Atco Villiers timing set up

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Weldspec
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Atco Villiers timing set up

Can anybody help me with setting up timing on Villiers mower. Has the notch on the crank end so when piston at tdc I need help where the magneto should be positioned . Appears the only mark on the magneto is a number one stamped on it . Not sure if this has any relevance to timing . Any help much appreciated 

wristpin
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In general terms you are

In general terms you are setting the point before TDC when the spark occurs expressed either as degrees of radial movement of the crank or the linear movement of the piston. As these vary from engine model to model we need to know what model Villiers you have. I'm assuming that your question arises because you have an  engine with a flywheel that is just on a taper and not located by a key.

First you set the contact breaker points gap to the correct figure (on a lot of two-stroke Villiers it is around 15 thousandths of an inch), then you lower the piston by the specified BTDC figure and move the magneto stator plate or flywheel so that the points just start to open. 

Exact details of your engine will enable a more precise answer applicable to that engine.

This may help

https://www.oldlawnmowerclub.co.uk/technical/villiers/magrebuildhome

Weldspec
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Morning 

Morning 

the only details I have is that it’s a 1956 2 stroke . On the engine itself it has stamped on it 4783 and also 428B. Don’t know if that helps sorry 

regards Alistair 

wristpin
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No arrow stamped into the rim

No arrow stamped into the rim of the flywheel?  If so, it will make things easier but if not it can be done from basics but we will need to find the dimension for the piston position before TDC applicable to your engine.

Weldspec
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No sorry no arrow stamping on

No sorry no arrow stamping on rim of flywheel . Where do I go from here . Trying to find information isn’t as easy as I thought . I really do appreciate your input .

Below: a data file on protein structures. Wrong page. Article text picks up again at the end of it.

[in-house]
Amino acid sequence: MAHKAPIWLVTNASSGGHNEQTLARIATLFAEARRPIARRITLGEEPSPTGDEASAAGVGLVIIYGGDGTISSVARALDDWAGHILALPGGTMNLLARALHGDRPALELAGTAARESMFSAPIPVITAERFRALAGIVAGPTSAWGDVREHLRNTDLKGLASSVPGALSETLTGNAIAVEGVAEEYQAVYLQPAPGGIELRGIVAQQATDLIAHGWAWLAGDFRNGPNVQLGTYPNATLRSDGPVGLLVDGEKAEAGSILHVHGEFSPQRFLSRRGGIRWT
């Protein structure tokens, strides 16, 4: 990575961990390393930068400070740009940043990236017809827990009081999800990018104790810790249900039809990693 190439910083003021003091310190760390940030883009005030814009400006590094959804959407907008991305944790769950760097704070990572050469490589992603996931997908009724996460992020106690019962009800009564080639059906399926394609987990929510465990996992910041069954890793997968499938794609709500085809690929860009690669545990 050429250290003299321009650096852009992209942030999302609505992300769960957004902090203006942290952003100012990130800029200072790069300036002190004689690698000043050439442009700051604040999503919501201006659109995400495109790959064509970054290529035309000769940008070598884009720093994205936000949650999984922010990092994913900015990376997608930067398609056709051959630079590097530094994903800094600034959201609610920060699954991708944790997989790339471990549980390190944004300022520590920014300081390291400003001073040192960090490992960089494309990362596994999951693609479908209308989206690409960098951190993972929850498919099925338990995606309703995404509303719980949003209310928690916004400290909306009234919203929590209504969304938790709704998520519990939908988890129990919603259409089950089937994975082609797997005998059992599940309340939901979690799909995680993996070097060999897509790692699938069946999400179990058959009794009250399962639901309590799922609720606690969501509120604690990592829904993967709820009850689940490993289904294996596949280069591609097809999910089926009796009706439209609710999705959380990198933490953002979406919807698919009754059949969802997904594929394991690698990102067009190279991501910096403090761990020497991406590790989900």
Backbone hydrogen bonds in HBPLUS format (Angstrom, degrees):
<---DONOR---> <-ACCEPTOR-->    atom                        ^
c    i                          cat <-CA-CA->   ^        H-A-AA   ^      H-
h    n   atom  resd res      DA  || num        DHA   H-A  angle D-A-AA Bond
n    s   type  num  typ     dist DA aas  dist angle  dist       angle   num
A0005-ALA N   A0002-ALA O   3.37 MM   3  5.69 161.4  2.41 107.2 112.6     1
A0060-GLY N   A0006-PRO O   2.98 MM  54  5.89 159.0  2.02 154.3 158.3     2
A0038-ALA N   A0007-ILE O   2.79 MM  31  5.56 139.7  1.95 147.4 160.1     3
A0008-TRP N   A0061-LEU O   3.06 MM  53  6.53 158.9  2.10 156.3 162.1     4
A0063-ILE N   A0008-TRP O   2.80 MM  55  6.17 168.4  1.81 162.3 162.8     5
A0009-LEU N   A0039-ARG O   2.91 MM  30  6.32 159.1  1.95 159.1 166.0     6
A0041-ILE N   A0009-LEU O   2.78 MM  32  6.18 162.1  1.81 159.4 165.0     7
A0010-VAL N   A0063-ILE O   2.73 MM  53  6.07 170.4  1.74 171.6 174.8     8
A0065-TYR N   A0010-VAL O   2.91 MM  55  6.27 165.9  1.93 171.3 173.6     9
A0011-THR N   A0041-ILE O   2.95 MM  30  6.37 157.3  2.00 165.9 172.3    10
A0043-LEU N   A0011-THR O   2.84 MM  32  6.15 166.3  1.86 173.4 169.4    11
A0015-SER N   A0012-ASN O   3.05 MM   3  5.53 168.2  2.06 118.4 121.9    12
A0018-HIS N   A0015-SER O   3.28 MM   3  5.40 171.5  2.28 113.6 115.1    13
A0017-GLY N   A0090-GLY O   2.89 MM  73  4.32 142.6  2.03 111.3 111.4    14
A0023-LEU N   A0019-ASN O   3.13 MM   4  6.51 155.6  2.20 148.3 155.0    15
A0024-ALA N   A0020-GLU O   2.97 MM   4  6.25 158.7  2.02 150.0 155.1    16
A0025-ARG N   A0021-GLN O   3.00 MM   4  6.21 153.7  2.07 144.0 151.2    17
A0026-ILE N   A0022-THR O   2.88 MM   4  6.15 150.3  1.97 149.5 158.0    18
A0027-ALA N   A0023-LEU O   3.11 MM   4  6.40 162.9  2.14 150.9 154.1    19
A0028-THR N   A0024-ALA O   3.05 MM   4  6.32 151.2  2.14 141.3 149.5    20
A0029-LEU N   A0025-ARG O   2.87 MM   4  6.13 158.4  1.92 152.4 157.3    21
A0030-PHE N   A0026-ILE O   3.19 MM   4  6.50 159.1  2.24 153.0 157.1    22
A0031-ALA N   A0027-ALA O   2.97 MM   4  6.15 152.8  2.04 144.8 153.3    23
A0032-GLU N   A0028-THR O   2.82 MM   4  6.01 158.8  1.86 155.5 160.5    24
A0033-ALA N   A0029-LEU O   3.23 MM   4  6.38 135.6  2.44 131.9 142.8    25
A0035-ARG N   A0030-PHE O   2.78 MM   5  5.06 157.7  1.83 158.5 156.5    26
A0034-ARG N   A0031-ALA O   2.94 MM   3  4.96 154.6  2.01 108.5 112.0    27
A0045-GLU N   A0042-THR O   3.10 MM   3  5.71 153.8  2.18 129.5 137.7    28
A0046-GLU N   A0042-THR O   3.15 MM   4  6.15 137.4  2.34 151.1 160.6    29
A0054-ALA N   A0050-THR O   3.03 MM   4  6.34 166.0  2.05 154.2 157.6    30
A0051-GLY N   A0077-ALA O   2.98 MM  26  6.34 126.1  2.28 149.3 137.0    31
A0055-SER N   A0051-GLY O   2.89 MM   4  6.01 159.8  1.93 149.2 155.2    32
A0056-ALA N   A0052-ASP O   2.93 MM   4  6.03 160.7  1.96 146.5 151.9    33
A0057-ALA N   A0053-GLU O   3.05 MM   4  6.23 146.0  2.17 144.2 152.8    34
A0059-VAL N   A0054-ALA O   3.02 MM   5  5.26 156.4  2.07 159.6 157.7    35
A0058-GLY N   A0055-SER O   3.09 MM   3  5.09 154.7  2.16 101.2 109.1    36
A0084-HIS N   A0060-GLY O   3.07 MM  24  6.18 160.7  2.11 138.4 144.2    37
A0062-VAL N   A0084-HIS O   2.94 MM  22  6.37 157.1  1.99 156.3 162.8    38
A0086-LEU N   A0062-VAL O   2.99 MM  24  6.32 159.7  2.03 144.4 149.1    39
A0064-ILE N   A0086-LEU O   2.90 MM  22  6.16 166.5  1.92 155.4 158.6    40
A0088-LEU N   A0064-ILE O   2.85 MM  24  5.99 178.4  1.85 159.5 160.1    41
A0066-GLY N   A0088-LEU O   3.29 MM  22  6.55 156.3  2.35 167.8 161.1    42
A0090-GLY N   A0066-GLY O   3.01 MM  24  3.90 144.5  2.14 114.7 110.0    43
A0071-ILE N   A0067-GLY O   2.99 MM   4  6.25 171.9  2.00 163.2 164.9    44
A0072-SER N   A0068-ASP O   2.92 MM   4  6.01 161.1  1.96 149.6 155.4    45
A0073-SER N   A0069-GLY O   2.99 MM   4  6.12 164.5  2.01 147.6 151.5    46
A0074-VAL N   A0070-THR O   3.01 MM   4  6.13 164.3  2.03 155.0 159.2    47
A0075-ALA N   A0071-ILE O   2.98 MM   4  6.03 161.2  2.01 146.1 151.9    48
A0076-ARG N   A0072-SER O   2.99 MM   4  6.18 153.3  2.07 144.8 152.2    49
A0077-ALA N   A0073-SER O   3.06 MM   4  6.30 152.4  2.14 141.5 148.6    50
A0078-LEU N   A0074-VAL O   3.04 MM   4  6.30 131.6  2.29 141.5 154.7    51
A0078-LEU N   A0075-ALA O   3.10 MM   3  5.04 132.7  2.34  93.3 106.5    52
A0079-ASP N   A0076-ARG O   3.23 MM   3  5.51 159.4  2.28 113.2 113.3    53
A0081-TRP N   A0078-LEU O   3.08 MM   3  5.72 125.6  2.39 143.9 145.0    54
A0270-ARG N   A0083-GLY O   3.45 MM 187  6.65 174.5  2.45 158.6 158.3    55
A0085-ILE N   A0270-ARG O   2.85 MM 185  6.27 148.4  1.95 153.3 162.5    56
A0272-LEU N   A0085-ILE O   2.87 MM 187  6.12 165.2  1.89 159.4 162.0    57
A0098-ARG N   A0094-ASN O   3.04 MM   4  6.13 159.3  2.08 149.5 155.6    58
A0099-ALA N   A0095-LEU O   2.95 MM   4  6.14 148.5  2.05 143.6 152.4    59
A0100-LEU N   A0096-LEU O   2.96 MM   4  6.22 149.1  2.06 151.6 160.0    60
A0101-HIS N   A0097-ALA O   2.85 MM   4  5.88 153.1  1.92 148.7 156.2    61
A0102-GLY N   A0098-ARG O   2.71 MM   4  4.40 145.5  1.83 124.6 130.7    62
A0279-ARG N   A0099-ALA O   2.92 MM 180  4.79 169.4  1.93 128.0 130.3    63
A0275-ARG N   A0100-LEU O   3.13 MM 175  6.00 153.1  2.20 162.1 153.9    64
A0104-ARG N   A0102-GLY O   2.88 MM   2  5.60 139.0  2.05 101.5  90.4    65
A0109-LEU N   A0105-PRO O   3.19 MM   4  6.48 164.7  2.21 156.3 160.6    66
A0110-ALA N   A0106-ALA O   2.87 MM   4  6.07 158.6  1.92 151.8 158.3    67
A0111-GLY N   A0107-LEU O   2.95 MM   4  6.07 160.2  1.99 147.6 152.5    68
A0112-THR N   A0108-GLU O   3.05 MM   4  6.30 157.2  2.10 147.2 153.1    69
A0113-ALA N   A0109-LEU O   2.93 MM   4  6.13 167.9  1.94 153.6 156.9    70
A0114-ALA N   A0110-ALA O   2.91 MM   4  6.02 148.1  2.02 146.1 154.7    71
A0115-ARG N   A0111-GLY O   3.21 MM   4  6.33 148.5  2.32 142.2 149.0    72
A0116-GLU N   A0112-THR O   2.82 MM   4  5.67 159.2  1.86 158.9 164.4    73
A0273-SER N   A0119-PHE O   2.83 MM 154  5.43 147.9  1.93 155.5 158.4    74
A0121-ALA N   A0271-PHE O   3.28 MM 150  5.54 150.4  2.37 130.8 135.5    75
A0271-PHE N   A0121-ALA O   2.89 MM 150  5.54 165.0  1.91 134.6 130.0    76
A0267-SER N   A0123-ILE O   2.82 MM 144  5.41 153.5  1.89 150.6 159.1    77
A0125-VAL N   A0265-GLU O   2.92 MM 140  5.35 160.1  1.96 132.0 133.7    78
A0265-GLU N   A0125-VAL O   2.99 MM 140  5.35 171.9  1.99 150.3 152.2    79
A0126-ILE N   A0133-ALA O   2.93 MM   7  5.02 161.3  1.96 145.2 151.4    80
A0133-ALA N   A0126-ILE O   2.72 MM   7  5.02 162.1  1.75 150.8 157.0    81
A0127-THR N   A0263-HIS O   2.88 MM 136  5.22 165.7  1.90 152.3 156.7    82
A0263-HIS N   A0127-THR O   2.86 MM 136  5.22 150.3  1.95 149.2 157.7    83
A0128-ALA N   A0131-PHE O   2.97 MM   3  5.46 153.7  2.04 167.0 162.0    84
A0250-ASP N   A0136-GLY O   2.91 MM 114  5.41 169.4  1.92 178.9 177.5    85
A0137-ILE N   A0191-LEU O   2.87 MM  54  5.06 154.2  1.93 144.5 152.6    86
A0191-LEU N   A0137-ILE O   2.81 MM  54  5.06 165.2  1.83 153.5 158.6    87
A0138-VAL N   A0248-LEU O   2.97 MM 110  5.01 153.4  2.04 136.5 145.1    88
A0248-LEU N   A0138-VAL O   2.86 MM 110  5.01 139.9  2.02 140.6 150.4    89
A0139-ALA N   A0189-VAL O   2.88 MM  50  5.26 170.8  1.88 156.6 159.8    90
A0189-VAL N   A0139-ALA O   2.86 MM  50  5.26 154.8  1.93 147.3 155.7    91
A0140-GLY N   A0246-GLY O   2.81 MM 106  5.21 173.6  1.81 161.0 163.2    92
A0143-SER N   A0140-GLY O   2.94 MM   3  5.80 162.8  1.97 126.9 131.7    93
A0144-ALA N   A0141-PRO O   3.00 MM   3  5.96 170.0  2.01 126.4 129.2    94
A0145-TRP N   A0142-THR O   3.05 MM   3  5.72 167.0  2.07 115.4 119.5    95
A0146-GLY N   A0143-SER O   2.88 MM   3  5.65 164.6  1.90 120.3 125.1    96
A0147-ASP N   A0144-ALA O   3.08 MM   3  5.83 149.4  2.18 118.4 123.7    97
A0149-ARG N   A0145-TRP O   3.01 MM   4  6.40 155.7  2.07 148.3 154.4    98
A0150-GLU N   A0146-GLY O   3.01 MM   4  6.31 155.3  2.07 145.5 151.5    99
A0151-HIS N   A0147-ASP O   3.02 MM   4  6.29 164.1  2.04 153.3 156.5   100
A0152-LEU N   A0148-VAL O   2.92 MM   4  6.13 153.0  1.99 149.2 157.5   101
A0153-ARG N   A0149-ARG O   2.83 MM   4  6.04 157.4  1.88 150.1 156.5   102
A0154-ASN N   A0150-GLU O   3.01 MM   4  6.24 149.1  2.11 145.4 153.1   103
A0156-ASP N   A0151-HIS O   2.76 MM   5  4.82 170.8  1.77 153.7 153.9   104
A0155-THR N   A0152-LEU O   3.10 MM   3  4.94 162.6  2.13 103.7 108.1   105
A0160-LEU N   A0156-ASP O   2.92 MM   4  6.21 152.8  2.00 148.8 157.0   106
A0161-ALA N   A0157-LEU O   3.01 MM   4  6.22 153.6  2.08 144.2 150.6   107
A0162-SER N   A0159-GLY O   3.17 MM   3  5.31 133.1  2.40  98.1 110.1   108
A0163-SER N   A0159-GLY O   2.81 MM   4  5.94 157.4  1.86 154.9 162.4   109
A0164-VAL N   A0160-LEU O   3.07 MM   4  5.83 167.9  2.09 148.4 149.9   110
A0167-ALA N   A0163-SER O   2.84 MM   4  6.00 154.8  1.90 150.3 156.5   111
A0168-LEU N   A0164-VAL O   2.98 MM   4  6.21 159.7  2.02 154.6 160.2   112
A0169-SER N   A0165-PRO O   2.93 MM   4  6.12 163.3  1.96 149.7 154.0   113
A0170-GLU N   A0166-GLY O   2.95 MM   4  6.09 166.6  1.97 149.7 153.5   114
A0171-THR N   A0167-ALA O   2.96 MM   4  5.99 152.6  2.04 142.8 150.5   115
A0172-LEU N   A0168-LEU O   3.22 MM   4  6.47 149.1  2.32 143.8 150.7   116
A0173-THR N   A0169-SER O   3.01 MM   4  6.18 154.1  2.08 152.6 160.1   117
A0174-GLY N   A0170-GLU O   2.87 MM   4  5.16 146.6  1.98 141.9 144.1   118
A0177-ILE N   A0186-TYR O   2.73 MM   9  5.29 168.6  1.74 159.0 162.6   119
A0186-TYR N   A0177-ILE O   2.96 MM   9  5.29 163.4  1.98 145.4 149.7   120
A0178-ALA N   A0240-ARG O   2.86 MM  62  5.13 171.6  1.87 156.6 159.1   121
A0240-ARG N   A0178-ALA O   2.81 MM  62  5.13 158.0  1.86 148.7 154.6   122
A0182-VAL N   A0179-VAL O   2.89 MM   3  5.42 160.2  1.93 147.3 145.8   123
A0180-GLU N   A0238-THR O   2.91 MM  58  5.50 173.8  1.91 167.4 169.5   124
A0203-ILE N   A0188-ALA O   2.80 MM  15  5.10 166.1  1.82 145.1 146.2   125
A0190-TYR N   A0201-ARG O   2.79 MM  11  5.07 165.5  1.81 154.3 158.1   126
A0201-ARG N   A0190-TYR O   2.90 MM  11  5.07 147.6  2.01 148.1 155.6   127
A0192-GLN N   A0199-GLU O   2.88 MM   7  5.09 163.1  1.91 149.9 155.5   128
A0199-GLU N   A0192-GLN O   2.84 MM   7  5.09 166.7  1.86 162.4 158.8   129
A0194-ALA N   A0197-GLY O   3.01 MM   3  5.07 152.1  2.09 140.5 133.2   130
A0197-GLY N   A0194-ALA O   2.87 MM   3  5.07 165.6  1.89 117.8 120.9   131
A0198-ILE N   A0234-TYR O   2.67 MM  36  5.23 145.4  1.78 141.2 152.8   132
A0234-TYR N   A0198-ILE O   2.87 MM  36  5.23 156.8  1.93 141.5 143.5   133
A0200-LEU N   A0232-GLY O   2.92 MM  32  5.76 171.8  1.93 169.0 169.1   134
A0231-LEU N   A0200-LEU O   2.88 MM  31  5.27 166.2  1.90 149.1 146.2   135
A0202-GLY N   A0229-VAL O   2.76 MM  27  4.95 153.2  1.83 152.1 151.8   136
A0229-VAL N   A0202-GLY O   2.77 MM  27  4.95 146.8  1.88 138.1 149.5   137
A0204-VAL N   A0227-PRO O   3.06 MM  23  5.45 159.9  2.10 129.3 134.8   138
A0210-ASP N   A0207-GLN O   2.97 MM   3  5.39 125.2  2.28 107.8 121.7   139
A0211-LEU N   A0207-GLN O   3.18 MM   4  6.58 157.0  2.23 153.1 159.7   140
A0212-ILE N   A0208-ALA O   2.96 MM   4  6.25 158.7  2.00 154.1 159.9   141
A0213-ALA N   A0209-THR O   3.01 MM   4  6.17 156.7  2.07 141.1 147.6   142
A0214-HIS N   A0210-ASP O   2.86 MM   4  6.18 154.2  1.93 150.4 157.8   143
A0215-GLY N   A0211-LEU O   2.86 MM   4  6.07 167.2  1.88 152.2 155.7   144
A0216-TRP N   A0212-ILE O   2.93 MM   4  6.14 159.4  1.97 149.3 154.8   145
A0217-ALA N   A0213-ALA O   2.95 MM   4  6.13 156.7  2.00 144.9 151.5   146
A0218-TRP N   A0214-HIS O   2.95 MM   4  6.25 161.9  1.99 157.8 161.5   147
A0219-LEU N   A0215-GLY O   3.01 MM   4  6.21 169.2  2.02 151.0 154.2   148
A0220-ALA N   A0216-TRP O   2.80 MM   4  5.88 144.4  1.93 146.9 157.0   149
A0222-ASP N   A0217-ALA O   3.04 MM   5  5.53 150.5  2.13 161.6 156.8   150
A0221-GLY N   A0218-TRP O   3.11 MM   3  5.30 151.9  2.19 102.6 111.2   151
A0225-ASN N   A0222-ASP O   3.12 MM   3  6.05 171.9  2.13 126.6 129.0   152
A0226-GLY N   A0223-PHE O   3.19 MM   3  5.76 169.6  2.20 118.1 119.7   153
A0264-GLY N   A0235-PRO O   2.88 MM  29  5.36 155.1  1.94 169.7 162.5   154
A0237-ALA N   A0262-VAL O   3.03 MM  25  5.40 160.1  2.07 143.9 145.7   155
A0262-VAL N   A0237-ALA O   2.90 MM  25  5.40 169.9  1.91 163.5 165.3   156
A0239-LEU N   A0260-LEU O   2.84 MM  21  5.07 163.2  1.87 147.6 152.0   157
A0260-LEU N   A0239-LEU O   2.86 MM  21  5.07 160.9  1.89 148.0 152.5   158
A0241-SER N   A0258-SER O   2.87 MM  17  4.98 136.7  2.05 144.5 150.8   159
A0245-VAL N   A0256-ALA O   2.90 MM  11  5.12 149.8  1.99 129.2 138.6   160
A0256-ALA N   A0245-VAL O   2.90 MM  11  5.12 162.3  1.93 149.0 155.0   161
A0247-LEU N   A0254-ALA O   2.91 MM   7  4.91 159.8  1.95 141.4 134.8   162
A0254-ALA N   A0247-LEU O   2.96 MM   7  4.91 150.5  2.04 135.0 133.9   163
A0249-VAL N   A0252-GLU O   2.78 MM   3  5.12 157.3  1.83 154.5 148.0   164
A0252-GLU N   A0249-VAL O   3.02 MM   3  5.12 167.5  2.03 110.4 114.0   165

Alistair 

olcadmin
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Sometimes there is a small

Sometimes there is a small notch in the end of the crankshaft - when it's vertical the engine is TDC.

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Weldspec
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Yes got the notch on the

Yes got the notch on the crank but need to know where the flywheel should be positioned as I have no reference stamped on apart from a number 1 

wristpin
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OK. First, the reference to

OK. First, the reference to TDC being when the notch is vertical only applies when the engine cylinder is vertical ! Otherwise it is meaningless. In your case, with an angled engine just get the notch pointing more or less at the spark plug.

First off you need to know the amount of piston travel before Top Dead Centre that gives the correct firing point for your engine. I don’t have any reference material for that engine but hopefully another Club member has, but just for the purposes of this exercise - 5/32”.

Then thoroughly clean and adjust the contact breaker points. The recommendation for most Villiers two- strokes is 12-15 thousandths of an inch. This requires the flywheel in place ( relationship to the crank is irrelevant and it just has to be in place on the taper- not tightened up ) and turned to give the widest points opening . One of the “ windows” in the flywheel  will correspond to the peak of the cam allowing you to do this. When you have set the points to, say 14thou, remove the flywheel insert a bit of clean thin card or copy paper between the points and gently pull it through to remove any grease left from your feeler gauge. Don’t pull it right out or the points may grab it and leave fibres  between them , causing trouble later. Open the points manually to release the paper. Refit the flywheel firmly but not tight.